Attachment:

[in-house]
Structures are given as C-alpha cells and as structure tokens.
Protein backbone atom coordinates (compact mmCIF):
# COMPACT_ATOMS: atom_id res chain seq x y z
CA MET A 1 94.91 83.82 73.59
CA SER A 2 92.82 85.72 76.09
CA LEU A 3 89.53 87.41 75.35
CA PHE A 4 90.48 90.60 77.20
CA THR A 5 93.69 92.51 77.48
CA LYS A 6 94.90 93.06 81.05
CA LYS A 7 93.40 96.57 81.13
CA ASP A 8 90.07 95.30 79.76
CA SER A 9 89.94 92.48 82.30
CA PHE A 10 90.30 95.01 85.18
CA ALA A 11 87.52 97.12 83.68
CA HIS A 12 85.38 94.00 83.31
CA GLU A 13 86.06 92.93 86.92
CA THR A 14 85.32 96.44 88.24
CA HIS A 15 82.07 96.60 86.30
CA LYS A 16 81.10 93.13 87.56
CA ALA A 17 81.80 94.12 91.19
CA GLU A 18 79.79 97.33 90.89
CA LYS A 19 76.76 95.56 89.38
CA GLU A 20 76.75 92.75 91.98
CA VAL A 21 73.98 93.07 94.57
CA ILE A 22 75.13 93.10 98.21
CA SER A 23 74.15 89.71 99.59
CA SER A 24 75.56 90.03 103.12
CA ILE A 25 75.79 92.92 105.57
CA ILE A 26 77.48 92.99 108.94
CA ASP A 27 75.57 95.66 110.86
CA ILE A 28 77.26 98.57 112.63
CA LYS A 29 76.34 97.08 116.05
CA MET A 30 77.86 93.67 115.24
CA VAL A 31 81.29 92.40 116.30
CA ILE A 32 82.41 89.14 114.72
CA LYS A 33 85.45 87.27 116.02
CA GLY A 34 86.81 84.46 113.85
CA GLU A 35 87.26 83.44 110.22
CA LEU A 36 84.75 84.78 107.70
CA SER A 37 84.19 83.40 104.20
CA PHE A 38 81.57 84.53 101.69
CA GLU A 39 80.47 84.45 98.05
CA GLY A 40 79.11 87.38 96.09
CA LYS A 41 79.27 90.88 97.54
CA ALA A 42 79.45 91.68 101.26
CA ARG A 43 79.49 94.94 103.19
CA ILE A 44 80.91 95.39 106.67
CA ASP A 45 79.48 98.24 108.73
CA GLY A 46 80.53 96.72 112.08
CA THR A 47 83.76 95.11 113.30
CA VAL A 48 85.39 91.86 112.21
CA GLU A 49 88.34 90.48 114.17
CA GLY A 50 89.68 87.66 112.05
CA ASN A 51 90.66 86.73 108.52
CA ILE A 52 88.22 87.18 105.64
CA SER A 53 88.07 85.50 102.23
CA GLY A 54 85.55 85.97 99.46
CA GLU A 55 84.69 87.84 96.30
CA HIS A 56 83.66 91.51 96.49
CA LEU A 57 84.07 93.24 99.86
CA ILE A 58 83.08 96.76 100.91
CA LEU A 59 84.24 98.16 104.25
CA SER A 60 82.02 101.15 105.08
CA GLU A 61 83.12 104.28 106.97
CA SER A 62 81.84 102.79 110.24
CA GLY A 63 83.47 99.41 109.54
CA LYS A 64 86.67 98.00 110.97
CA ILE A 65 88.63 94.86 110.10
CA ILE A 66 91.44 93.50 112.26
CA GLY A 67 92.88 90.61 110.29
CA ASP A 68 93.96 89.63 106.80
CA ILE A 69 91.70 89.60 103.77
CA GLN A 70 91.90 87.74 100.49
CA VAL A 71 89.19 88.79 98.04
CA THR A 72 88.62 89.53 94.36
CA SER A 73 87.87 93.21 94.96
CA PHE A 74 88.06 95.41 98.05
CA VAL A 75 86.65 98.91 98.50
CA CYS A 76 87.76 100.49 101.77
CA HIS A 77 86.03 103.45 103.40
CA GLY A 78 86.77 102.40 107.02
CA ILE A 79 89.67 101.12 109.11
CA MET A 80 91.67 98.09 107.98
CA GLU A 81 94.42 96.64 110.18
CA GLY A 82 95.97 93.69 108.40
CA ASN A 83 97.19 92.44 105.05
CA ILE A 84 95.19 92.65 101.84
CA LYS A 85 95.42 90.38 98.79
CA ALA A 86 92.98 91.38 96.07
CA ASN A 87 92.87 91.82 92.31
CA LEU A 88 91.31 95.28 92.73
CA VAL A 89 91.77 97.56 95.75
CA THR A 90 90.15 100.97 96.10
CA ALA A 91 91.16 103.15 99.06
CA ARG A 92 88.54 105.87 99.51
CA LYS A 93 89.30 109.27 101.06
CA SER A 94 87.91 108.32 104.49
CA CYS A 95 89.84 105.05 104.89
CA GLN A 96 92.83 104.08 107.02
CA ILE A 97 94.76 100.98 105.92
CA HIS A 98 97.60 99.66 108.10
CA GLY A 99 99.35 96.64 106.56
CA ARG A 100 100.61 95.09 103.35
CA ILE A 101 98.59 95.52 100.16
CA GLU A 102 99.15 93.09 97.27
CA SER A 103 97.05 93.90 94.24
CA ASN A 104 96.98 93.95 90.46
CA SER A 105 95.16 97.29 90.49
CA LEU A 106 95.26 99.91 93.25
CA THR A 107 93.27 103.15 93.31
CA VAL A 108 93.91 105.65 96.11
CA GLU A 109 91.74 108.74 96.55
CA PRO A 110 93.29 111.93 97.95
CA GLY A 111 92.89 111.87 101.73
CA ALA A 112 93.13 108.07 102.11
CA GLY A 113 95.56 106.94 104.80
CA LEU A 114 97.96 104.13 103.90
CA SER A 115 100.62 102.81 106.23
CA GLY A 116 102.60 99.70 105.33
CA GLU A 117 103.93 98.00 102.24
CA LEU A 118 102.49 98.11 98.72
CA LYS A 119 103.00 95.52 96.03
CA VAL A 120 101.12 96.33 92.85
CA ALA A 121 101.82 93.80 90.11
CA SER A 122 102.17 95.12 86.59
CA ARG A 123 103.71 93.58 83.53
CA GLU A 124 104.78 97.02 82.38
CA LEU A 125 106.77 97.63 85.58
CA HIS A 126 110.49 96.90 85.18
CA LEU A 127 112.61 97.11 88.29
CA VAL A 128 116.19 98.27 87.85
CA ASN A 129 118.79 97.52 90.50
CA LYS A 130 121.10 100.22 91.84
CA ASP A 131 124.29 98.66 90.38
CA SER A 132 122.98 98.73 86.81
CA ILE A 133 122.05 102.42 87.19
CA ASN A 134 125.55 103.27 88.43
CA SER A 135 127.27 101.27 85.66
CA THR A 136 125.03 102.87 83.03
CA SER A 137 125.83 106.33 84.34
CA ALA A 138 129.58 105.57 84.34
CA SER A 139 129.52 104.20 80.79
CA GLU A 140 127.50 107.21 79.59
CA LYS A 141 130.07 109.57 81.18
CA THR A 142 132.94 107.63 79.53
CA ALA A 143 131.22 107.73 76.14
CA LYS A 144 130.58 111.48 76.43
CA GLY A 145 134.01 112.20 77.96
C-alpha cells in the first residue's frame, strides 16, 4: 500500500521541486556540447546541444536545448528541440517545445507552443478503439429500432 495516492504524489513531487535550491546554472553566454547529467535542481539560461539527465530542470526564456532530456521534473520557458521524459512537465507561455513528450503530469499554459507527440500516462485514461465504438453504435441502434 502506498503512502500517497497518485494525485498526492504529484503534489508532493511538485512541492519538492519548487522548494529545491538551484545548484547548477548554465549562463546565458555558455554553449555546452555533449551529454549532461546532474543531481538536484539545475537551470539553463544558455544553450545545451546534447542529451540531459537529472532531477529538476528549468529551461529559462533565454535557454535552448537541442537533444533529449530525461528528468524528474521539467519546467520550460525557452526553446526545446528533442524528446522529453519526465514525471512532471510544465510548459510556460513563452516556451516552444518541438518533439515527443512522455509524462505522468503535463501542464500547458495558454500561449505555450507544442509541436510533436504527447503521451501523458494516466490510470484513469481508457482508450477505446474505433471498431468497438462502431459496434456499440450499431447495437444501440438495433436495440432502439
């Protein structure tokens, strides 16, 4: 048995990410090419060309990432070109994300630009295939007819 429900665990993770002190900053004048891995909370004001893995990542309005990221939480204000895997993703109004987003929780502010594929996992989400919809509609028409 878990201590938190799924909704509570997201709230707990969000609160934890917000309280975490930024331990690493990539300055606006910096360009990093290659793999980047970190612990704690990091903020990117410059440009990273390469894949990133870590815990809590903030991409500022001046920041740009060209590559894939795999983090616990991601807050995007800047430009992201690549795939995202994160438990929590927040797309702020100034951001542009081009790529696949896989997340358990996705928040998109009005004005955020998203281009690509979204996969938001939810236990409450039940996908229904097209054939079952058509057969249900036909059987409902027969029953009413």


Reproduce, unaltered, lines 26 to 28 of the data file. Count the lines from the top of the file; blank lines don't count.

CA ILE A 22 75.13 93.10 98.21
CA SER A 23 74.15 89.71 99.59
CA SER A 24 75.56 90.03 103.12